Are you curious?

“We keep moving forward, opening new doors, and doing new things, because we’re curious and curiosity keeps leading us down new paths.”

– Walt Disney
I am a naturally curious person. Apparently one of my favorite words when I was a child was ‘why?’  Whether I used that question at the time as a basis for genuine inquiry or as a way to challenge my authority figures, I’m not sure, but I have always wanted to know more about what I see happening around me on this extraordinary blue-green spaceship we call home.

What does it mean to be genuinely curious? Why is curiosity important and what qualities are needed to support our curiosity? According to Google – the incredible e-curiosity engine – there are getting on for a billion pages on ‘curiosity’. I don’t quite have time for all of those, so here are some things I have learnt along the way and of course am still curious about.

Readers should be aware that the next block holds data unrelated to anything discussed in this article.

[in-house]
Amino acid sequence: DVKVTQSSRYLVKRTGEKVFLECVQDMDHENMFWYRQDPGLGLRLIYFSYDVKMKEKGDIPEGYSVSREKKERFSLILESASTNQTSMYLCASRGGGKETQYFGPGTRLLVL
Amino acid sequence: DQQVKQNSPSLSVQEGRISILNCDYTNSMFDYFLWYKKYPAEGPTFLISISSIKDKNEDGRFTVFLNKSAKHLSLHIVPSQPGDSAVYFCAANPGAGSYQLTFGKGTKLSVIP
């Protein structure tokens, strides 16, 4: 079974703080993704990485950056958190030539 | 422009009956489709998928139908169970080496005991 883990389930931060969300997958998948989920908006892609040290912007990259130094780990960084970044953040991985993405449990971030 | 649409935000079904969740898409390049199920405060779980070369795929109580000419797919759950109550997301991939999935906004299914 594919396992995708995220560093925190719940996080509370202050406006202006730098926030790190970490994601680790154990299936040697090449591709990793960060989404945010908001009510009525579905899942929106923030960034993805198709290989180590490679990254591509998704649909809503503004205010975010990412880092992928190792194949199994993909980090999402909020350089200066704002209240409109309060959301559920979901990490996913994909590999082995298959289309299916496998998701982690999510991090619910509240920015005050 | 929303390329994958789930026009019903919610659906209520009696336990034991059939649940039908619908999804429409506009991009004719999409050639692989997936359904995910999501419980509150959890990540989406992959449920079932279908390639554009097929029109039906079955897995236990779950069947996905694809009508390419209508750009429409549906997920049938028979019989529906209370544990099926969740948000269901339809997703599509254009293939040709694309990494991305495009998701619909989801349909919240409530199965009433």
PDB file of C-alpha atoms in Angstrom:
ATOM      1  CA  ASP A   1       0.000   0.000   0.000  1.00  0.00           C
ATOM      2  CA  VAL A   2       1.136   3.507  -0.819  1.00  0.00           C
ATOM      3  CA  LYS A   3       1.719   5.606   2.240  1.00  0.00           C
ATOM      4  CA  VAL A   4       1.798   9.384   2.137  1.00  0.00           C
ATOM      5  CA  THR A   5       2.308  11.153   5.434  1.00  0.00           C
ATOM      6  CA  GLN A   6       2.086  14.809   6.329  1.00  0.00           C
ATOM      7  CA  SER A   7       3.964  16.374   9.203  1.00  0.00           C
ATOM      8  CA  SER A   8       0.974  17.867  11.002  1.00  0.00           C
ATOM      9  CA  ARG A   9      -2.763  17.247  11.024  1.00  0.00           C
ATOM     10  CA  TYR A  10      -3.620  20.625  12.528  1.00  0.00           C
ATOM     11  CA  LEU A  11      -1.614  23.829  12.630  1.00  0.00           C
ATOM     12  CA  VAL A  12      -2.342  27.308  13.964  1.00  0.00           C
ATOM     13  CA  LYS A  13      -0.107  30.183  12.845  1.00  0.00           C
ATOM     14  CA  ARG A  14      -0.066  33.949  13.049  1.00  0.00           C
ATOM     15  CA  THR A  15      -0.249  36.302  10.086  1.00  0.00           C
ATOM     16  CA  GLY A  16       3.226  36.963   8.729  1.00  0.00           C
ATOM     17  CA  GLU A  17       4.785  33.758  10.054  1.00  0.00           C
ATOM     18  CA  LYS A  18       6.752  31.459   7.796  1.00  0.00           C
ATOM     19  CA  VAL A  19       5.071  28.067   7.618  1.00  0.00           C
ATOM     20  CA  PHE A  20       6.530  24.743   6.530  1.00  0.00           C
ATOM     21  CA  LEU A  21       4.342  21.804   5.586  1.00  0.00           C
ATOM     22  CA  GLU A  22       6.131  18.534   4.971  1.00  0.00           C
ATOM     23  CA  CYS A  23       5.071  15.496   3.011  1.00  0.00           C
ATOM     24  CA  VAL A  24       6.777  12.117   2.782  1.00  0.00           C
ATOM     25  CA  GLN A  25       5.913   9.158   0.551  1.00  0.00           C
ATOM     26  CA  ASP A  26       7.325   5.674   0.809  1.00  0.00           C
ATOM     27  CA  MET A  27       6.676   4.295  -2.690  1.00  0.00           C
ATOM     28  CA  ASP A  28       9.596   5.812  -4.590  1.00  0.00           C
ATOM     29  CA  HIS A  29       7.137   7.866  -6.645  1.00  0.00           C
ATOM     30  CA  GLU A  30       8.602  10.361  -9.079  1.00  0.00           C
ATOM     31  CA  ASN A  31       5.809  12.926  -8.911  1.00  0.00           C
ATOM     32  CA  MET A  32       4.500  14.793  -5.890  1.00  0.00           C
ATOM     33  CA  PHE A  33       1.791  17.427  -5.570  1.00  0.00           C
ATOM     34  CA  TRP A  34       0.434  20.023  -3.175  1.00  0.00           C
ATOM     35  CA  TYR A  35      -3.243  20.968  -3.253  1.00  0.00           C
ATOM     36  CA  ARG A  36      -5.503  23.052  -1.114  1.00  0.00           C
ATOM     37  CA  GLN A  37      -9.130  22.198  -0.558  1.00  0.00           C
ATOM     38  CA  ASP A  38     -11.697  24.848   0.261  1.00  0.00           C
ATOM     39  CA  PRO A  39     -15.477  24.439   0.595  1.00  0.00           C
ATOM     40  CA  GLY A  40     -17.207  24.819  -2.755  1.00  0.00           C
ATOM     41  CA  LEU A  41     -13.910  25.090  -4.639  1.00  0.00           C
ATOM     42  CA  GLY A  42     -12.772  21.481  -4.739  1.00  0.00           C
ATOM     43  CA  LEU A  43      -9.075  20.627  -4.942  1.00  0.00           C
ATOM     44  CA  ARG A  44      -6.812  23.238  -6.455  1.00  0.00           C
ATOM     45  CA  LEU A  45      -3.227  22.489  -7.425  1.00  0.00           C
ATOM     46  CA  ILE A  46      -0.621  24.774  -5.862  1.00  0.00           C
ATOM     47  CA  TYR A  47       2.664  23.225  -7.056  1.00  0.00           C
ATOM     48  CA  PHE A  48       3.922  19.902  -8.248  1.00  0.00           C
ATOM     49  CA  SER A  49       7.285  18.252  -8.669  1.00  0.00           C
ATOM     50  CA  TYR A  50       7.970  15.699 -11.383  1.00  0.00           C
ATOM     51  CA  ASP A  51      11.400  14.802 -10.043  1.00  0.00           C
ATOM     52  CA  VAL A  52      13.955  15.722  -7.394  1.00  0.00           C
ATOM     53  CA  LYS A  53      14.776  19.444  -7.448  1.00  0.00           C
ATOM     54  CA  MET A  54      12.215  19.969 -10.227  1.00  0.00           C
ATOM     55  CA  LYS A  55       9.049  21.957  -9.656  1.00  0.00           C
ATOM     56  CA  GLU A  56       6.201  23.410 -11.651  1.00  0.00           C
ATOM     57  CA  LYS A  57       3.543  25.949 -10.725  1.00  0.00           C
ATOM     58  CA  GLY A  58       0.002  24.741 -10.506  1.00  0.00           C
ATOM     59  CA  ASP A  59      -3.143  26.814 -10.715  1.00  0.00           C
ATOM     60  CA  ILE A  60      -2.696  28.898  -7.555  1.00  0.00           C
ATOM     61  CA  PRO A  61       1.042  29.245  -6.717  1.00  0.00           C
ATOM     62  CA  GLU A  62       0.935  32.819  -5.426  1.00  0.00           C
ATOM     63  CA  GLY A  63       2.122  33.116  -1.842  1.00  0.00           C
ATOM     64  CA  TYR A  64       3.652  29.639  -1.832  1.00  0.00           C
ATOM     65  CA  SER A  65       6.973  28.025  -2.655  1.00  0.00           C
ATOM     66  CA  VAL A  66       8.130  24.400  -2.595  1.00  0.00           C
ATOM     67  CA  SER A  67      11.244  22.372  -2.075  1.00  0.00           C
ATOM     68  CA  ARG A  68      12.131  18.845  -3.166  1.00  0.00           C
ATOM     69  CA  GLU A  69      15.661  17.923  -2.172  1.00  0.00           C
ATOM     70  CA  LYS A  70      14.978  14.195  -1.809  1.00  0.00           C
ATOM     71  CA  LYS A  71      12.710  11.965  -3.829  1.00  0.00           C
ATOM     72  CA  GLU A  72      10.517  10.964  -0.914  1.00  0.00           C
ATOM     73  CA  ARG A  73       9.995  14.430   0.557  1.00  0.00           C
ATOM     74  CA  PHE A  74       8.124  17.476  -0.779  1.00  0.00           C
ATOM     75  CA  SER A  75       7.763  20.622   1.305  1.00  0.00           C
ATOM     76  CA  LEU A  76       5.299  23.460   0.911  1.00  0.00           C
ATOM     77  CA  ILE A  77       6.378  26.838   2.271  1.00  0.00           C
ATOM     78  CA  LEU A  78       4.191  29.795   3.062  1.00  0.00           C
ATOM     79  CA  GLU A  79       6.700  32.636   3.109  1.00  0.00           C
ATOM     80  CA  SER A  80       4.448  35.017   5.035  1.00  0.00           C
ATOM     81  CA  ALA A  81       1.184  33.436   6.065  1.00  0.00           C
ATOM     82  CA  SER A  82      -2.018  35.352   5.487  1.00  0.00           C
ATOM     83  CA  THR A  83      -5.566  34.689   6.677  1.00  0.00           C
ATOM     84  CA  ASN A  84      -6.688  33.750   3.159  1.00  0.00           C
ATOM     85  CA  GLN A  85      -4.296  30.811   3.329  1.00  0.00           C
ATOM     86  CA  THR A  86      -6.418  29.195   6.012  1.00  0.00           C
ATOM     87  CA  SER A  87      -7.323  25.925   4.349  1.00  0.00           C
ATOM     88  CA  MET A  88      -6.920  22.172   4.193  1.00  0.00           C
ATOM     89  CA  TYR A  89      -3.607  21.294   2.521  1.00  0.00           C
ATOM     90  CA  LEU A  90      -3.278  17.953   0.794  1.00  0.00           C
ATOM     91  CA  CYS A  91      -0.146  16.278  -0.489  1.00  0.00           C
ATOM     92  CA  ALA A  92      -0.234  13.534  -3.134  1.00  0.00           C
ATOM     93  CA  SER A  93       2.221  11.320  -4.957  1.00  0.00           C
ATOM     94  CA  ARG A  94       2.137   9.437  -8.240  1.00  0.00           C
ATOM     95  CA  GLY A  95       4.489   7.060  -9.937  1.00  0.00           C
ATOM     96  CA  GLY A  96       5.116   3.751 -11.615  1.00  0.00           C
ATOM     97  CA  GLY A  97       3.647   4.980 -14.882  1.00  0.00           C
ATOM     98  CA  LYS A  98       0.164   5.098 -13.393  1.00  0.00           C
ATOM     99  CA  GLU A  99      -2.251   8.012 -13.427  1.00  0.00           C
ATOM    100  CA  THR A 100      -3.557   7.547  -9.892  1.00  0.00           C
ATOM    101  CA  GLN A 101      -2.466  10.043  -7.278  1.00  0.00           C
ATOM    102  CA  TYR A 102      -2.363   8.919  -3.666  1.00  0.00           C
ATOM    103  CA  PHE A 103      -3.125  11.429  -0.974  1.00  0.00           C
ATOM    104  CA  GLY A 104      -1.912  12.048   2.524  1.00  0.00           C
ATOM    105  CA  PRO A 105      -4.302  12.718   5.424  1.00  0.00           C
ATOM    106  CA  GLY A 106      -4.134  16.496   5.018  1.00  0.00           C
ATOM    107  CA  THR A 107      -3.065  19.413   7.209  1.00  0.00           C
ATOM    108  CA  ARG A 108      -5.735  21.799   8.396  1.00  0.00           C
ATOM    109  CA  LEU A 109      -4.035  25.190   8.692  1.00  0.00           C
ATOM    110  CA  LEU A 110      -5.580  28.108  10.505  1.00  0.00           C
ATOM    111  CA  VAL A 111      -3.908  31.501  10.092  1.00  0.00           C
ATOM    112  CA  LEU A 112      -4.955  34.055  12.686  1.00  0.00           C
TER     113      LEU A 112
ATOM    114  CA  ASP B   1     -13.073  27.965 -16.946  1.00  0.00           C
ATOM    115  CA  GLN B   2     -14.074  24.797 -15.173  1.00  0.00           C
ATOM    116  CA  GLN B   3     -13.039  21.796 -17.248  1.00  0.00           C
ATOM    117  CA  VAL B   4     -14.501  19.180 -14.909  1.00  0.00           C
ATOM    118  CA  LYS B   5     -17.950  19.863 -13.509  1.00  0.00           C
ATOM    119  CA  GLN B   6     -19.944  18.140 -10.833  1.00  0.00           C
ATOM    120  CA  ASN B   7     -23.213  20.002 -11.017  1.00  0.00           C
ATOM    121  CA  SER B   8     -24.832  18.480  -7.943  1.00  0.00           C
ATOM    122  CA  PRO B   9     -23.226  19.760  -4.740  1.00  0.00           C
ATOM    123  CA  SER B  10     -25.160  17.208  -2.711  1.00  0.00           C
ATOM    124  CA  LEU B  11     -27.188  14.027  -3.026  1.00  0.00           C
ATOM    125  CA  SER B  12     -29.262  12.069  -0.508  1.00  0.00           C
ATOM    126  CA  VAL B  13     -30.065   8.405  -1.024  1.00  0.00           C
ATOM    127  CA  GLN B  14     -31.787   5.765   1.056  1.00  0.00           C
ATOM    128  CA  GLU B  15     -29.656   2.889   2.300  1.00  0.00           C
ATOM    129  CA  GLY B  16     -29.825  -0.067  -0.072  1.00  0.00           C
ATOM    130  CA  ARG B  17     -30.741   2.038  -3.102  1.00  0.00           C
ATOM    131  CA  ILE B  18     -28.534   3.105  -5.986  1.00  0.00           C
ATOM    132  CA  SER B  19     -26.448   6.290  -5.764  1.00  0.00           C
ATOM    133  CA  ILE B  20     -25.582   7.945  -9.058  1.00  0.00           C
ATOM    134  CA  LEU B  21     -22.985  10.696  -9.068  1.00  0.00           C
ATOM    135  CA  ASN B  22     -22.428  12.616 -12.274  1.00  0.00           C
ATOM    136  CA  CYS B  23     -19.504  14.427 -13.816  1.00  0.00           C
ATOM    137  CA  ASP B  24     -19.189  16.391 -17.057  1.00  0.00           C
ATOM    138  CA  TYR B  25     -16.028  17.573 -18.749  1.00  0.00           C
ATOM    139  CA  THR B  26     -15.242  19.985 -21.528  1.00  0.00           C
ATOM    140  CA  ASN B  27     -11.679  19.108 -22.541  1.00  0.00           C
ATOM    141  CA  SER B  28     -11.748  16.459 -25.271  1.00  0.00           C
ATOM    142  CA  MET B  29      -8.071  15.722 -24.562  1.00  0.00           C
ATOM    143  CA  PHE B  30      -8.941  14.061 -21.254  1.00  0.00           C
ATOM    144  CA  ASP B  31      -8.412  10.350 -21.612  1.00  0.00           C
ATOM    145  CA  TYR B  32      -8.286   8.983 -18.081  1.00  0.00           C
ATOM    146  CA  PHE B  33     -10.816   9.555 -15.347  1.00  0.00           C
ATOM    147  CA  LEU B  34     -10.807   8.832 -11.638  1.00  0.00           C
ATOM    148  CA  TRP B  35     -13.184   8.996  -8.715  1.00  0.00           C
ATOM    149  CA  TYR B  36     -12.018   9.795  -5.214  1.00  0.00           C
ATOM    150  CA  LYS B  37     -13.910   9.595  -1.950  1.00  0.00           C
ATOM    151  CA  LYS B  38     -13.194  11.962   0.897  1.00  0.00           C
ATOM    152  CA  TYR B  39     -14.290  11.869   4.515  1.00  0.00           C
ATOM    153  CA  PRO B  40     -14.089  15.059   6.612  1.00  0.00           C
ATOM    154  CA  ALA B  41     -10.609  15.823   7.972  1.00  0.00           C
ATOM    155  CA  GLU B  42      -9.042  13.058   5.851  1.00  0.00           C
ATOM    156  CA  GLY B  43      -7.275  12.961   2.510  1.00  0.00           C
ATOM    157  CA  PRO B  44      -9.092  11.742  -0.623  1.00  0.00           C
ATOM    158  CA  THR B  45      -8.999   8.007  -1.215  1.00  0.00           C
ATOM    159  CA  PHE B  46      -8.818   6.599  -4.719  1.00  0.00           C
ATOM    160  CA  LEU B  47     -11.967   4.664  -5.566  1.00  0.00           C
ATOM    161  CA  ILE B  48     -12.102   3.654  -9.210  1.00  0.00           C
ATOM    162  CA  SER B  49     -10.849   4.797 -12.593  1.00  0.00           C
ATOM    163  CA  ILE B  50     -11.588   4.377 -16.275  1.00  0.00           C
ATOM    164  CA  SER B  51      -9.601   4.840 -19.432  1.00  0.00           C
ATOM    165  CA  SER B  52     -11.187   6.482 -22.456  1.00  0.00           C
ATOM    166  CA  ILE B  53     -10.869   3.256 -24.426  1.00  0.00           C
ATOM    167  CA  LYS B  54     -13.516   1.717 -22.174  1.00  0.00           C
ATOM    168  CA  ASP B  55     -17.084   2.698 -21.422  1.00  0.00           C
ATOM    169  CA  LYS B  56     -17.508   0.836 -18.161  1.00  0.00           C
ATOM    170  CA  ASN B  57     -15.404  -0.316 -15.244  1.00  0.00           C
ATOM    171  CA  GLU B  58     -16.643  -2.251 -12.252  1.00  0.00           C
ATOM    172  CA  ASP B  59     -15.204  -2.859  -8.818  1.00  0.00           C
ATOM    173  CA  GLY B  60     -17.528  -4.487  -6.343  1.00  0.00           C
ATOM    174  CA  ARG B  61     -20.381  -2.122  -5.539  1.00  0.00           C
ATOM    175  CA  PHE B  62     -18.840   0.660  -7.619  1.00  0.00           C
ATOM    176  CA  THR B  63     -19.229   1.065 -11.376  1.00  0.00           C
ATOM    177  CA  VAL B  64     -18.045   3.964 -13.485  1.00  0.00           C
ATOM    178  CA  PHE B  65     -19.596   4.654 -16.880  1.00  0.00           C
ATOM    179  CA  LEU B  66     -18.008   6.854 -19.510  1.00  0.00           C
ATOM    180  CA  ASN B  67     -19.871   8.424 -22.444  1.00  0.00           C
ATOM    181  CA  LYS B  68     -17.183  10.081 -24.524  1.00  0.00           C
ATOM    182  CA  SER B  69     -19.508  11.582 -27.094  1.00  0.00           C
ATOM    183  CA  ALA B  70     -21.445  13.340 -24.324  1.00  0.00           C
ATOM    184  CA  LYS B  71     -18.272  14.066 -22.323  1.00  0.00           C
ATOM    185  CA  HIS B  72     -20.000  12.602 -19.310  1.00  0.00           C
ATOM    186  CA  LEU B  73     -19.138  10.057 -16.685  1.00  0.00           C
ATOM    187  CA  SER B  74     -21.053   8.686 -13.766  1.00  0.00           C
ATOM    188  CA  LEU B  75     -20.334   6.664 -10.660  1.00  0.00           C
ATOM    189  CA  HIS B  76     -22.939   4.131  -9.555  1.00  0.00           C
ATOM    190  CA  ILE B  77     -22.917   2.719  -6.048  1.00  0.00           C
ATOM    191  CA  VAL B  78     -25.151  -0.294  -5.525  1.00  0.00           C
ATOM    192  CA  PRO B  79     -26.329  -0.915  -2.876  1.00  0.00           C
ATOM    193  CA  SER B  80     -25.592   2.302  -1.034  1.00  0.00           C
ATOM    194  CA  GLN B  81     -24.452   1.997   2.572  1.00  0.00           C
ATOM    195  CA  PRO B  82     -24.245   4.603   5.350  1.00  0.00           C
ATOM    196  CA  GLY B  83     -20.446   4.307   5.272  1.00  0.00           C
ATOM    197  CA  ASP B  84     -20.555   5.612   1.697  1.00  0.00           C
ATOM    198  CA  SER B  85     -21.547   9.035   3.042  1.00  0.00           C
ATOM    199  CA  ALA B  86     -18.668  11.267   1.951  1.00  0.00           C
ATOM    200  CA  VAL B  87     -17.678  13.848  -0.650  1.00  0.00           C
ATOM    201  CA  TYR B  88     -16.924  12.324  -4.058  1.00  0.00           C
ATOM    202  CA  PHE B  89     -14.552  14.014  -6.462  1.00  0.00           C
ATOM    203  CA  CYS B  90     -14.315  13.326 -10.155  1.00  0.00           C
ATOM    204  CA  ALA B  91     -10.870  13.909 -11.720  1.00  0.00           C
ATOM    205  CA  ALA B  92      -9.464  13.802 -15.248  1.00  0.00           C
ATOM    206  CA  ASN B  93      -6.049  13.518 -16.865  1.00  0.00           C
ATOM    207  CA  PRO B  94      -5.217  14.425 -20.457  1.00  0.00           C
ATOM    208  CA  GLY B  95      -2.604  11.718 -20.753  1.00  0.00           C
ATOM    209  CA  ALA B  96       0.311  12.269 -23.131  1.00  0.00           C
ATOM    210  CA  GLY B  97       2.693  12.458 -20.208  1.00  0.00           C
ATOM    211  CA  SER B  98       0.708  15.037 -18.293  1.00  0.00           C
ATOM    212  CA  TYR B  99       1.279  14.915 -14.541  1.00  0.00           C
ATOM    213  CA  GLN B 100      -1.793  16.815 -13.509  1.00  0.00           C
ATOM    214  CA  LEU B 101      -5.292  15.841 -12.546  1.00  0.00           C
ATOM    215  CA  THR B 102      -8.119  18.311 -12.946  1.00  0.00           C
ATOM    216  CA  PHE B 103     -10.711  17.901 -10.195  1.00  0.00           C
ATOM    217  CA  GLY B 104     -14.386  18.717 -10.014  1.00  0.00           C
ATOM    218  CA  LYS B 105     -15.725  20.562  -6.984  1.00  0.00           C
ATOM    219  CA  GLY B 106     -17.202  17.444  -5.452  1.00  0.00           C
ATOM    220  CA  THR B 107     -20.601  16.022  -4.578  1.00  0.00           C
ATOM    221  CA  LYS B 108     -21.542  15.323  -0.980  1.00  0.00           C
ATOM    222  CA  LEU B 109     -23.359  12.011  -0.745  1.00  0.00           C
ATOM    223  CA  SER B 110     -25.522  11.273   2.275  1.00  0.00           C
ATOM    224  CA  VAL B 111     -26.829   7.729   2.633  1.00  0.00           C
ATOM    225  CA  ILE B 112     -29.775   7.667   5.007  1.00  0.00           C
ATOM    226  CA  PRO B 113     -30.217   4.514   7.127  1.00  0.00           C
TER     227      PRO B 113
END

We start life full of curiosity. Children learn more quickly during their early years than at any other time in life. We learn to walk, talk, paint, draw, solve puzzles, play, make friends, make people laugh. As humans our natural curiosity has lead us to discover how to light fires, make tools, communicate, invent things to measure time, navigate, cure illnesses. It has lead us to find ways to travel the World, create beautiful art and music, build great civilizations, put a man on the moon, and may even one day lead us to discover why the Microsoft spellchecker keeps reverting to ‘US English’.